Many Paths of Faith: Religion in Kansas

Other pioneers have had a great task of making a state out of a wilderness, but Kansas pioneers had another great task, that of making a free state in the face of a most determined opposition. They came to Kansas as the Puritans came to America, in the name of liberty. They were stern, unyielding, purposeful men and women, sure of the presence of divine leadership, and their character has deeply influenced the Kansas people. This influence has made them hate oppression; it has made them demand justice and fair play; it has made them value people for their personal worth; it has made them believe in the equality of human rights, and in the ability of the people to govern themselves. These are the characteristics of every true Kansan and the qualities that make the Kansas spirit.

--Anna E. Arnold, A History of Kansas (1915)

This exhibit is currently under development. Exhibit pages will be added throughout fall 2020 and spring 2021. Please return to view additional exhibit pages as they are developed. 

Religion has a strong presence in Kansas. The earliest inhabitants, American Indians of several nations, held spiritual beliefs that permeated their lives so completely they could not be separated from any other part of their being. The first Europeans to tread Kansas soil, the Spanish explorers, had in their number several priests – including the first Christian martyr in America. As the United States frontier reached the Great Plains, missionaries came to serve soldiers at scattered forts and attempted to convert Native nations. The settlers who swarmed into the territory when the country opened Kansas to general settlement in 1854 established churches as one of their first orders of business. And so things remained -- and changed -- as new religious groups made and continue to make their homes in the state. Kansas religions are numerous and diverse, and the state continues to have the strong religiosity that characterized it from the start.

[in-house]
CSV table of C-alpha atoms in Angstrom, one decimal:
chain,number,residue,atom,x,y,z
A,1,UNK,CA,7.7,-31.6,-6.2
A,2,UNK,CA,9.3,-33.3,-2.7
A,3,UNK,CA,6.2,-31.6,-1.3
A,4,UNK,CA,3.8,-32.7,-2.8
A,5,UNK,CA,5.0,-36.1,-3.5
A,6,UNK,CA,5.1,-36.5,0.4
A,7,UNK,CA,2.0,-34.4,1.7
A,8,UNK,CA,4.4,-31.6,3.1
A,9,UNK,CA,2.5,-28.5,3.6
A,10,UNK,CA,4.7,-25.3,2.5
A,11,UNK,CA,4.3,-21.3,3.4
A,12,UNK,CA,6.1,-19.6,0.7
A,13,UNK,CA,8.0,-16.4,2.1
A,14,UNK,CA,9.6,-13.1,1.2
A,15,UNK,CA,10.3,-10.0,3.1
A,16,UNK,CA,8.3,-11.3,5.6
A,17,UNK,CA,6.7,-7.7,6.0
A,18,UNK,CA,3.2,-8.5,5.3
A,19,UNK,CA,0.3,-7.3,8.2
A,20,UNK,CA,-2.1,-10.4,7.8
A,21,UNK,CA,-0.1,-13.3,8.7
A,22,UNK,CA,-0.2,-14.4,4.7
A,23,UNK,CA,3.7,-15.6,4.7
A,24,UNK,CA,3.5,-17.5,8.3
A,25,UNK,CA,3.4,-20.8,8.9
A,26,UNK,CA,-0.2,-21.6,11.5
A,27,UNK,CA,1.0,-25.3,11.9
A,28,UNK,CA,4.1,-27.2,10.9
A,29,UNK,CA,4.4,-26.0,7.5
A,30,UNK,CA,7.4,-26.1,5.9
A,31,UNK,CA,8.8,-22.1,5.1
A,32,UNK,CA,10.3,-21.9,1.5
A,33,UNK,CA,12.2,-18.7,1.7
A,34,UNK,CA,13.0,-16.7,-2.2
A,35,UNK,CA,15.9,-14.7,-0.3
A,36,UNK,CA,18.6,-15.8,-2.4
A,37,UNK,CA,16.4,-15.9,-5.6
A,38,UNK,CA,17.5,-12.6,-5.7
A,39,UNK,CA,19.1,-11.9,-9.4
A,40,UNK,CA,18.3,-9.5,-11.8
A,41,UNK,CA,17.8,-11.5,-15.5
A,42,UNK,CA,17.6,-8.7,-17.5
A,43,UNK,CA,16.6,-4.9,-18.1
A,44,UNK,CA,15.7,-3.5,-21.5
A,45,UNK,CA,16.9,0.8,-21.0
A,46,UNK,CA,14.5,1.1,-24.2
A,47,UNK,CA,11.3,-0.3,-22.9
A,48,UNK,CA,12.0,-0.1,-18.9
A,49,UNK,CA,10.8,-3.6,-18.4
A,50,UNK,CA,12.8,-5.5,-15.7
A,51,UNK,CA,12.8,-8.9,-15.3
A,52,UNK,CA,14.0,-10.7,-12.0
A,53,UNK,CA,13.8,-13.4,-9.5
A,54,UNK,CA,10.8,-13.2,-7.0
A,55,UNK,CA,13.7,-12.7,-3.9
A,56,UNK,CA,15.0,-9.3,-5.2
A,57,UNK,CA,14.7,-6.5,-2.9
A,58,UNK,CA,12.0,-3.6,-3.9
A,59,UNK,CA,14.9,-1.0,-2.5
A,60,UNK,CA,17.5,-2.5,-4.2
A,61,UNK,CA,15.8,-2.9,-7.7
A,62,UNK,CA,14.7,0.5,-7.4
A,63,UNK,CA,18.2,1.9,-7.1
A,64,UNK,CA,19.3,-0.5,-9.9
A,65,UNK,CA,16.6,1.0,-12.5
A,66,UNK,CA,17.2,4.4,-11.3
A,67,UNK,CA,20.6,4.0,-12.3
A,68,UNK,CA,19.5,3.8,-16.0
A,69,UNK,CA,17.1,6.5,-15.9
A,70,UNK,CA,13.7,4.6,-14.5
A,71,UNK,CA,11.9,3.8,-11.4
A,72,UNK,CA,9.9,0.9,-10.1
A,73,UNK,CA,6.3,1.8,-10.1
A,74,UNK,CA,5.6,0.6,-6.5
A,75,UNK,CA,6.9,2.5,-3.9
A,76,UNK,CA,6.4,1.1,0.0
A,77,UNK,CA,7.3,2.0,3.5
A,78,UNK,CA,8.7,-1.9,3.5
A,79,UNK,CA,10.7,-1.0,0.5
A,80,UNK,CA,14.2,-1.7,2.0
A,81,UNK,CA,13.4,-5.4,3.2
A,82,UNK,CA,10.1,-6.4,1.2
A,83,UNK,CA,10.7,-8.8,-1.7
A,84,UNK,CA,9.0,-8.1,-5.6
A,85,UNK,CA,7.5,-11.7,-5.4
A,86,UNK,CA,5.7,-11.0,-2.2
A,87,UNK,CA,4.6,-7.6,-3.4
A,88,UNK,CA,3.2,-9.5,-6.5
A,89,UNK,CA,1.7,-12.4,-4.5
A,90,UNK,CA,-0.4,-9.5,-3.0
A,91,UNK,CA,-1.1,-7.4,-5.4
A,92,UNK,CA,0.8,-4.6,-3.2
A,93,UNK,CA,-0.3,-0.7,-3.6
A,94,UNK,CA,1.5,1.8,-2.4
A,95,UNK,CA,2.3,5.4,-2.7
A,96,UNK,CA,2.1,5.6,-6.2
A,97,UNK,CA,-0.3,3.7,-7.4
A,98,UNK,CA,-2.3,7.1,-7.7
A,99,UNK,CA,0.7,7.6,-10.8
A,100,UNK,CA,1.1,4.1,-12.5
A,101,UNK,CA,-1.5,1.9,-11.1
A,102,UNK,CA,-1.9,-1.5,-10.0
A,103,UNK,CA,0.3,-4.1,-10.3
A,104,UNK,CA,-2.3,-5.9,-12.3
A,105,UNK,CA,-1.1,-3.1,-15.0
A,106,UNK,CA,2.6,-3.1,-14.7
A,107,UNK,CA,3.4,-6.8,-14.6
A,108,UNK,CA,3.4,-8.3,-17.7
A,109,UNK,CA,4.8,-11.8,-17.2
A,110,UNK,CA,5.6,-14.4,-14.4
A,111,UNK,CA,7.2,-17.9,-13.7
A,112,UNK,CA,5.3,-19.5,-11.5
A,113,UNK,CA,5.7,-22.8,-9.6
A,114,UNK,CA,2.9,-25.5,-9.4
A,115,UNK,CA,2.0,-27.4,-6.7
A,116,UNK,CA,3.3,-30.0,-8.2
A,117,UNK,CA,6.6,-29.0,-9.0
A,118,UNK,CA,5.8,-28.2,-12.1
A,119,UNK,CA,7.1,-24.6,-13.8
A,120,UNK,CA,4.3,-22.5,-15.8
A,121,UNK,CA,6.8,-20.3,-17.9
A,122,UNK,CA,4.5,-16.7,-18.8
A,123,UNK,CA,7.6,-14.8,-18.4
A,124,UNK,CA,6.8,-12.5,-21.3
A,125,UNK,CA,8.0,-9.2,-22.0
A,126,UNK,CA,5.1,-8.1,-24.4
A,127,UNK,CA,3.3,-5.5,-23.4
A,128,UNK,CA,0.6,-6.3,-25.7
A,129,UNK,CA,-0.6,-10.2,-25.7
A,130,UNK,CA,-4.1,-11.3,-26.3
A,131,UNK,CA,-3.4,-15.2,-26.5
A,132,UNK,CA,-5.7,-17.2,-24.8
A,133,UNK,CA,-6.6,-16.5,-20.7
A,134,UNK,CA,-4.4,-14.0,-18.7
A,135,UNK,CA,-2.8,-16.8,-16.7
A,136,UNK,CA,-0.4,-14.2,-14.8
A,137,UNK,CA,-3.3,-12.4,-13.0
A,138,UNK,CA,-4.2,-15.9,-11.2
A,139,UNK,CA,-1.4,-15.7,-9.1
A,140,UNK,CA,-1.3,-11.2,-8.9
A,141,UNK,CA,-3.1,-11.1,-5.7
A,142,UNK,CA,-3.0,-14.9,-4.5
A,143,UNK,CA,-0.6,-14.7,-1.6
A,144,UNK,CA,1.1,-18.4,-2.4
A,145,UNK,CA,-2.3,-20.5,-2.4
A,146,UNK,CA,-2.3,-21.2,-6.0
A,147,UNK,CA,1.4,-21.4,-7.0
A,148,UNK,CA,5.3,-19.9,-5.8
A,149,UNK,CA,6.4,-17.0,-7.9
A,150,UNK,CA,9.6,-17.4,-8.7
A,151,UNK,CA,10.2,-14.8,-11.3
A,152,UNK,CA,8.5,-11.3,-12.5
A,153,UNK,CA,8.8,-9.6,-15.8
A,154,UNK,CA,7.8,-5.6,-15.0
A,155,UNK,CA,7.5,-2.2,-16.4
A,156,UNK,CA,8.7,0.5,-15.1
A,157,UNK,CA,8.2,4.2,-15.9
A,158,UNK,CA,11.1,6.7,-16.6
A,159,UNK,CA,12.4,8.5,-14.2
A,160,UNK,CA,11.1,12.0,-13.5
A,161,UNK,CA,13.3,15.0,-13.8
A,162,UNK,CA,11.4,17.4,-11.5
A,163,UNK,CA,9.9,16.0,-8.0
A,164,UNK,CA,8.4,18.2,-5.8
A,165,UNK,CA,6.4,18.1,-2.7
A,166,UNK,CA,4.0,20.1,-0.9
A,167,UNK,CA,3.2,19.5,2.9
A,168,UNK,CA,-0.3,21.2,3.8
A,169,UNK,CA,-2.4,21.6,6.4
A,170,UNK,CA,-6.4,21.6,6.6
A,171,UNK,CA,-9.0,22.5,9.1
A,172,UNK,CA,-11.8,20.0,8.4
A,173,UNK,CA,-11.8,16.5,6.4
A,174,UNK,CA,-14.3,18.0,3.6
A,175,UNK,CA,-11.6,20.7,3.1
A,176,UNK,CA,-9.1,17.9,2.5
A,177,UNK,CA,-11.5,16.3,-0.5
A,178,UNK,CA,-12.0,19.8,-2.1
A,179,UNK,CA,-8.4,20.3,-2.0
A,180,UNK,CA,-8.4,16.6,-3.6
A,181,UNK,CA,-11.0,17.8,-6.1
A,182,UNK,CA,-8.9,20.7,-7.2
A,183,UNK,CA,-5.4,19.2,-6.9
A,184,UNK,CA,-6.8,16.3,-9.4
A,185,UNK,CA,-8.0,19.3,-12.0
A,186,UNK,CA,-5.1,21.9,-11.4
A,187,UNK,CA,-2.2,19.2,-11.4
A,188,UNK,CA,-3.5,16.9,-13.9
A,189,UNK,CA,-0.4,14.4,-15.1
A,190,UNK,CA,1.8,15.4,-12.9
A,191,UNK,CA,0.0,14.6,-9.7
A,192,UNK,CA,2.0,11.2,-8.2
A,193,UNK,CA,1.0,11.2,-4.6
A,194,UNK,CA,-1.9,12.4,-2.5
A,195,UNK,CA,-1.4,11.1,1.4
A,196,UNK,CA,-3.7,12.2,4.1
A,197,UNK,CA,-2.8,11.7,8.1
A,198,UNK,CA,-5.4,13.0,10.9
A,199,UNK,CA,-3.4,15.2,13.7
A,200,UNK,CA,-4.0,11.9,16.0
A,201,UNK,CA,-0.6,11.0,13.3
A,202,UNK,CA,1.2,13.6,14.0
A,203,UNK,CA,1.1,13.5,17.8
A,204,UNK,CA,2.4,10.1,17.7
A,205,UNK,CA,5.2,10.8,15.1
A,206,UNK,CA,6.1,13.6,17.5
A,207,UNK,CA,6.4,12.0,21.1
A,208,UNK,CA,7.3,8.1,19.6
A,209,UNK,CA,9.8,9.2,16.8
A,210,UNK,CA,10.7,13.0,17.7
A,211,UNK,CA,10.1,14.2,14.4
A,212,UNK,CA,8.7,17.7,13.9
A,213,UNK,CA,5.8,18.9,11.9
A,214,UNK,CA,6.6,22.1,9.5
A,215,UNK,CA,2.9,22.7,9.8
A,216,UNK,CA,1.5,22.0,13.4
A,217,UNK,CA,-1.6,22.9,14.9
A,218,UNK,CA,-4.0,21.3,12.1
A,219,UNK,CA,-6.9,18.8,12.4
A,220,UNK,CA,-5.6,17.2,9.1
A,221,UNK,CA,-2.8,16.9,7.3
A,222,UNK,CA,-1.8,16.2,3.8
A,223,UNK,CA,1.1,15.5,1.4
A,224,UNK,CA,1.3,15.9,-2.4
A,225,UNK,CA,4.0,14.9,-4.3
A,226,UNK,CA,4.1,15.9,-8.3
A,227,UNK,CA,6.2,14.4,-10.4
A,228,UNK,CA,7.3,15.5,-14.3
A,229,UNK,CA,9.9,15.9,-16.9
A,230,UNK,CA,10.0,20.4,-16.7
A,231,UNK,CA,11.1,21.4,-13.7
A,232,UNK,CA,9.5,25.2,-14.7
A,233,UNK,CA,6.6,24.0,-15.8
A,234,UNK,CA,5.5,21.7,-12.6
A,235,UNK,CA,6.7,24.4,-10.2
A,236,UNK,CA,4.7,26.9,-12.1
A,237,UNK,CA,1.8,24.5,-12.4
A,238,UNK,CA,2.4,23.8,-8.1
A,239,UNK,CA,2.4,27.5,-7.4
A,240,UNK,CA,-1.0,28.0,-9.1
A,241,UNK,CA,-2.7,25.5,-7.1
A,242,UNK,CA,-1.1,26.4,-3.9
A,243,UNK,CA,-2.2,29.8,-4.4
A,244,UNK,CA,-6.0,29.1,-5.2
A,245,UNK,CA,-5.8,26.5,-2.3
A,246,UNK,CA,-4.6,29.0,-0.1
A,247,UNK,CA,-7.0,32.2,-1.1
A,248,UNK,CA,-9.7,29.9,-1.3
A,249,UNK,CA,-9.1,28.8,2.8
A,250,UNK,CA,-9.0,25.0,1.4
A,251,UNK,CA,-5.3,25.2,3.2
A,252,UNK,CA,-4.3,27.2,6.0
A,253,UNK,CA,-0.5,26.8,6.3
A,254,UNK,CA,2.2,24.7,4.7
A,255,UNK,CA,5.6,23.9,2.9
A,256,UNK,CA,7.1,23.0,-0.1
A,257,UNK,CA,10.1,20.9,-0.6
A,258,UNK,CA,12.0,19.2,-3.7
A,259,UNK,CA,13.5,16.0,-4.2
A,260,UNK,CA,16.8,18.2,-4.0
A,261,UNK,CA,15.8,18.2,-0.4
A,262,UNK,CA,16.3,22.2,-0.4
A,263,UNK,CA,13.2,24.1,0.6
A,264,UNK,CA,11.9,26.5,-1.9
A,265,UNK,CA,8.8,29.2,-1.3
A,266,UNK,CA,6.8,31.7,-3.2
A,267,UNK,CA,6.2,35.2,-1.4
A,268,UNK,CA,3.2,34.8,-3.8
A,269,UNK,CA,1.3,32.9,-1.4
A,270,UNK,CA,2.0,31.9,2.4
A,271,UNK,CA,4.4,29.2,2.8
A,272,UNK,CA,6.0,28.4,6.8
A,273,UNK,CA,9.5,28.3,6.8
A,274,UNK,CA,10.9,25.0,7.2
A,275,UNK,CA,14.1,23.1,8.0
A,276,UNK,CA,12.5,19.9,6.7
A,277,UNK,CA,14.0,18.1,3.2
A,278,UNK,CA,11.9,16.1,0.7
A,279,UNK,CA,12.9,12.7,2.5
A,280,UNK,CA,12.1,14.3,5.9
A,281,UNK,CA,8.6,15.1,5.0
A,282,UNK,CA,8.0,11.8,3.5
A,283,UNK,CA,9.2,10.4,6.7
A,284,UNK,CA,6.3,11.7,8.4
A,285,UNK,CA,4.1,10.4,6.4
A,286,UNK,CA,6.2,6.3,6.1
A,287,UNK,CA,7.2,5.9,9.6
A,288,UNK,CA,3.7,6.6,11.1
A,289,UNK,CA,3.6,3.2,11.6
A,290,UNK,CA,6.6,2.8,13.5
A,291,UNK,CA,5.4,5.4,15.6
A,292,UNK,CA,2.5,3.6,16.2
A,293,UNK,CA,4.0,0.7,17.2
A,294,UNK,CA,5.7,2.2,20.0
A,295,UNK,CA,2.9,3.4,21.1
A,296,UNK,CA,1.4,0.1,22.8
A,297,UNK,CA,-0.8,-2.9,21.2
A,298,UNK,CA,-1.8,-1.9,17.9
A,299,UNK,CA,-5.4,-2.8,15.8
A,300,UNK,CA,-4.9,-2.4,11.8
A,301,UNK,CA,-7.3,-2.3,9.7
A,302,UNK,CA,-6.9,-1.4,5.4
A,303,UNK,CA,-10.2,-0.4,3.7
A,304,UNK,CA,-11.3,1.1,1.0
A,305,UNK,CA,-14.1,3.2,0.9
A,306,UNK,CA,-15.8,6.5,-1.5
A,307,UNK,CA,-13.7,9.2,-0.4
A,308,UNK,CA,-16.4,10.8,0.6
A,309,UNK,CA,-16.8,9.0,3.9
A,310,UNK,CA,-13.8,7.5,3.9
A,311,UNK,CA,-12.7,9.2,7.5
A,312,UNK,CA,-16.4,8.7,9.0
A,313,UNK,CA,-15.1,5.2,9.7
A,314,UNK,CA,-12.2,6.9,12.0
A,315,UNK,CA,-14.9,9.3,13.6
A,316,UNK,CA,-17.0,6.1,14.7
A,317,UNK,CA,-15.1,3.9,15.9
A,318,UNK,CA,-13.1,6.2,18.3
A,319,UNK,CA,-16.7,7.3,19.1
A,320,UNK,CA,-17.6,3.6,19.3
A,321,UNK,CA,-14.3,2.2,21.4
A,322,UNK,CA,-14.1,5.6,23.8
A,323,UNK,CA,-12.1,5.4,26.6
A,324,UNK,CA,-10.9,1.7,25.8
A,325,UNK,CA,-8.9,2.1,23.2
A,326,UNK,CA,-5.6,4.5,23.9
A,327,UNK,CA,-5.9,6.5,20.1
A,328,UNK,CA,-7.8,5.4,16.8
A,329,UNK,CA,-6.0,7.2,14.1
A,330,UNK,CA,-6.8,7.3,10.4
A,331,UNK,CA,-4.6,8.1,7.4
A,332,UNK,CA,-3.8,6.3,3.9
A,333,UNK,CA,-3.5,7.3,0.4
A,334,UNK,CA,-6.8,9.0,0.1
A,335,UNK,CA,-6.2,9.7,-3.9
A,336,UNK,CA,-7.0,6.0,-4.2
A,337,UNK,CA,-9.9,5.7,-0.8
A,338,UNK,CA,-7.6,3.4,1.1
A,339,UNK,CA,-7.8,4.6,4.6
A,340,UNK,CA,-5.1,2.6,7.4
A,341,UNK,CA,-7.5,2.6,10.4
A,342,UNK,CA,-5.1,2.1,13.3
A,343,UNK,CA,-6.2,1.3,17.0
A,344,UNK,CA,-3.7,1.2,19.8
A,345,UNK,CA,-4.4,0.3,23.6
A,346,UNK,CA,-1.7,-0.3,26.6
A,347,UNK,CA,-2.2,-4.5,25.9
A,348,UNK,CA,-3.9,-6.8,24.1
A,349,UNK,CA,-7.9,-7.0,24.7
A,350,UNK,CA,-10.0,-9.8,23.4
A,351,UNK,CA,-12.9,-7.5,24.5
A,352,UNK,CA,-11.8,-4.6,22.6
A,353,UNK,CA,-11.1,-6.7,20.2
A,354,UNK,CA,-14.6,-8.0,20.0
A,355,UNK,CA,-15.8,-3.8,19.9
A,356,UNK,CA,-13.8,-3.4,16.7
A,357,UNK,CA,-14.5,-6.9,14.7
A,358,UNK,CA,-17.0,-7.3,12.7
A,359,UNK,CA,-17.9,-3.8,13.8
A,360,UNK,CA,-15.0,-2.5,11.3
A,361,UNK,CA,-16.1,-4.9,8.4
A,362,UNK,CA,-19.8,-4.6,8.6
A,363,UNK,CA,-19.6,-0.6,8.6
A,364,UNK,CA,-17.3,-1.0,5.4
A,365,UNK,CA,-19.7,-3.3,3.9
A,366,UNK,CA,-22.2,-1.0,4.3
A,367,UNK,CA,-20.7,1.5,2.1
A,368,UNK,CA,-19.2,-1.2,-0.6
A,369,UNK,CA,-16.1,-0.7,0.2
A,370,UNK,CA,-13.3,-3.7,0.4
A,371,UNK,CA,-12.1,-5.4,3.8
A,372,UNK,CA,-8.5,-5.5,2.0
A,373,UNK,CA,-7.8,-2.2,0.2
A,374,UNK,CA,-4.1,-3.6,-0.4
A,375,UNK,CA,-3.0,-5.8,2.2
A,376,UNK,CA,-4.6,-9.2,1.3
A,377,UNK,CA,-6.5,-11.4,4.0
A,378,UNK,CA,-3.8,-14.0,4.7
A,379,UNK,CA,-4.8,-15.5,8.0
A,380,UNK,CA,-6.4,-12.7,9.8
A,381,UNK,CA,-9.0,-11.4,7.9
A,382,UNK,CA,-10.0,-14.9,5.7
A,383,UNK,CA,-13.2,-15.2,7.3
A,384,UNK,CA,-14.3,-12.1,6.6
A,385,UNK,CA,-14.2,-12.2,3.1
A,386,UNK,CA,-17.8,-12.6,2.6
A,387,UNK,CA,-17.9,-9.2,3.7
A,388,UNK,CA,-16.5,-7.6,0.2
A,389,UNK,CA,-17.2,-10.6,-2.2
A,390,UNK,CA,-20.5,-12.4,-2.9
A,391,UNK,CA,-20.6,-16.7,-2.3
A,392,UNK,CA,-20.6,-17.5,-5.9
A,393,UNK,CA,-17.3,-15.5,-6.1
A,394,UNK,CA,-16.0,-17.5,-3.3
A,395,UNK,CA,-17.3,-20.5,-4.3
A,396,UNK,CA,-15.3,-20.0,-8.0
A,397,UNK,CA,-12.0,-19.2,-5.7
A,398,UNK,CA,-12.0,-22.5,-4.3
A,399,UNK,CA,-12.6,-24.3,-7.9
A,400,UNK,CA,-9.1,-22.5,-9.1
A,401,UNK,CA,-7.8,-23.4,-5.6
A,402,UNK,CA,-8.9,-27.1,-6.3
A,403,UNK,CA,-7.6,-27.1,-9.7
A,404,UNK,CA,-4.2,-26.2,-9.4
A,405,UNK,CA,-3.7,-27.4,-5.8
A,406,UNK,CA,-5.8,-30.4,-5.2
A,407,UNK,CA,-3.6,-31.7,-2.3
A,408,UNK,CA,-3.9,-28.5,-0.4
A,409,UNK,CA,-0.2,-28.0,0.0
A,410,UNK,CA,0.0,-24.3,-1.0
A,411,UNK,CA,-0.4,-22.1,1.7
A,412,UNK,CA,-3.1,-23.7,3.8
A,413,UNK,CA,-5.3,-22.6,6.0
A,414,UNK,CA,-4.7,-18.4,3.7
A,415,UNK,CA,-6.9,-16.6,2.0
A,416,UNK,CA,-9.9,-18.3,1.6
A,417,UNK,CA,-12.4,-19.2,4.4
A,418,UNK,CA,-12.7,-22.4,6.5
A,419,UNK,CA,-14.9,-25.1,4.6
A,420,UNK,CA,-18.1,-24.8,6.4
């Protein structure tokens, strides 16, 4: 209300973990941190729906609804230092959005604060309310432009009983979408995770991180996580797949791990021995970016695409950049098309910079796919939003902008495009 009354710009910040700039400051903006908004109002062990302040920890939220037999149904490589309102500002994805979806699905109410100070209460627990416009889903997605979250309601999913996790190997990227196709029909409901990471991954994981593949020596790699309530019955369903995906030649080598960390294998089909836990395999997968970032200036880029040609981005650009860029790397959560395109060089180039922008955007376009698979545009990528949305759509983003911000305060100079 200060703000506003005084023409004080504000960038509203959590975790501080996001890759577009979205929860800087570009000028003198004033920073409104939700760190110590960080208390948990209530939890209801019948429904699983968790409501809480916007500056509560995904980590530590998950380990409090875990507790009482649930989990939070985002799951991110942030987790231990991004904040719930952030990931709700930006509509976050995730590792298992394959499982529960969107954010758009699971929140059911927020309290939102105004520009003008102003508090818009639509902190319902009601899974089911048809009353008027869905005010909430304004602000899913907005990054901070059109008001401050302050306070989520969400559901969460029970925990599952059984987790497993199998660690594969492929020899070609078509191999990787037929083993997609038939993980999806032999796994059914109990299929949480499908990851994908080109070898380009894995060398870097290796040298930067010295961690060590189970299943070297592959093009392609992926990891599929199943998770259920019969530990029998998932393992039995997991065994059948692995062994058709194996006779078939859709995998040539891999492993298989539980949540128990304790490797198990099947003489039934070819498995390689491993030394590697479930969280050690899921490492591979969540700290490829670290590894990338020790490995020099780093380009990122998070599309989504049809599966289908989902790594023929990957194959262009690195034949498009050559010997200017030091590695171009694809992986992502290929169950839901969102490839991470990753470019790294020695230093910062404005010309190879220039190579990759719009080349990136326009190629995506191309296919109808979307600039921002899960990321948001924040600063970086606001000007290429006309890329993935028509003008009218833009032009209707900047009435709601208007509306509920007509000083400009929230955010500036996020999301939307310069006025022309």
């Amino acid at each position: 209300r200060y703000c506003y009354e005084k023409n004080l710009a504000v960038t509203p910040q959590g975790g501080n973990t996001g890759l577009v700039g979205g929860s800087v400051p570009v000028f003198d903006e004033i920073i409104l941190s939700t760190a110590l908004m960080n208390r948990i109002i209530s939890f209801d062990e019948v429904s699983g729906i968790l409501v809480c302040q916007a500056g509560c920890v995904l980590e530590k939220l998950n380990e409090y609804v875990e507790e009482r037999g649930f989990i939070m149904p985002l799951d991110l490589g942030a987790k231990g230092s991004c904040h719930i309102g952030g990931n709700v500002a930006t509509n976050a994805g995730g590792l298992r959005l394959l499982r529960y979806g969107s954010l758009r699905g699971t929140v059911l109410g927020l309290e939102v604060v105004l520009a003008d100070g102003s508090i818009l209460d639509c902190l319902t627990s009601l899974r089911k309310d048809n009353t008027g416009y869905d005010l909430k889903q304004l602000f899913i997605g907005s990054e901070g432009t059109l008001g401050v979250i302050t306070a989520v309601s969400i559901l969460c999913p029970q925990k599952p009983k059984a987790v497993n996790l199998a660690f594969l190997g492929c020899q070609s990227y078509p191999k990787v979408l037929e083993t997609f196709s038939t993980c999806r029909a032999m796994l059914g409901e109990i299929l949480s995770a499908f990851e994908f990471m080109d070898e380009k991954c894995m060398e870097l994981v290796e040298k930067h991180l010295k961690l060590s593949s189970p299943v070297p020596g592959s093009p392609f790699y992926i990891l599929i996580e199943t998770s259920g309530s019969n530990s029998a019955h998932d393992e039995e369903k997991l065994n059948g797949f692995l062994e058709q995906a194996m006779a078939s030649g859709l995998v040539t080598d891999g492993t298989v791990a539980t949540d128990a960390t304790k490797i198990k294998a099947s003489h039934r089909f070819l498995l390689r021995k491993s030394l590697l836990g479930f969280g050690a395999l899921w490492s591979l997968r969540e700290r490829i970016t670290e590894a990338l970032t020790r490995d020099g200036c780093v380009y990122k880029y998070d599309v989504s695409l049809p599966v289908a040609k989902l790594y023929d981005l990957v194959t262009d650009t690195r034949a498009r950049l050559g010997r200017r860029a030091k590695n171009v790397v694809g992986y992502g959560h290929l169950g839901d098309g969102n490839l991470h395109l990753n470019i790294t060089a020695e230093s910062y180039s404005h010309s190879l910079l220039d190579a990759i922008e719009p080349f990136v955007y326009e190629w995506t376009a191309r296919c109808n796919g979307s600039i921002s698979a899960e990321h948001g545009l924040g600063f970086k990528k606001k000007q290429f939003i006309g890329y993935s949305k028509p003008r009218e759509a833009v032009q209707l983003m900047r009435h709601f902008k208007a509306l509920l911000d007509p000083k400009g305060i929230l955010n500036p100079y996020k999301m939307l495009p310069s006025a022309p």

This exhibit will explore both well-known and lesser-known religious groups in Kansas, though it is by no means exhaustive. The information in this digital exhibit only skims the surface of what is a rich trove of testimony to the power of the human religious spirit. The Religion in Kansas Project hopes it will spur visitors to learn more about this unique state and its fascinating religious history, as well as encourage Kansans to reflect upon and contribute their own religious history to this archive.

Exhibit inspired by and adapted from "Religious Kansas: Chapters in a History" edited by Timothy Miller and written by students in the first Religion in Kansas course (2009) at the University of Kansas.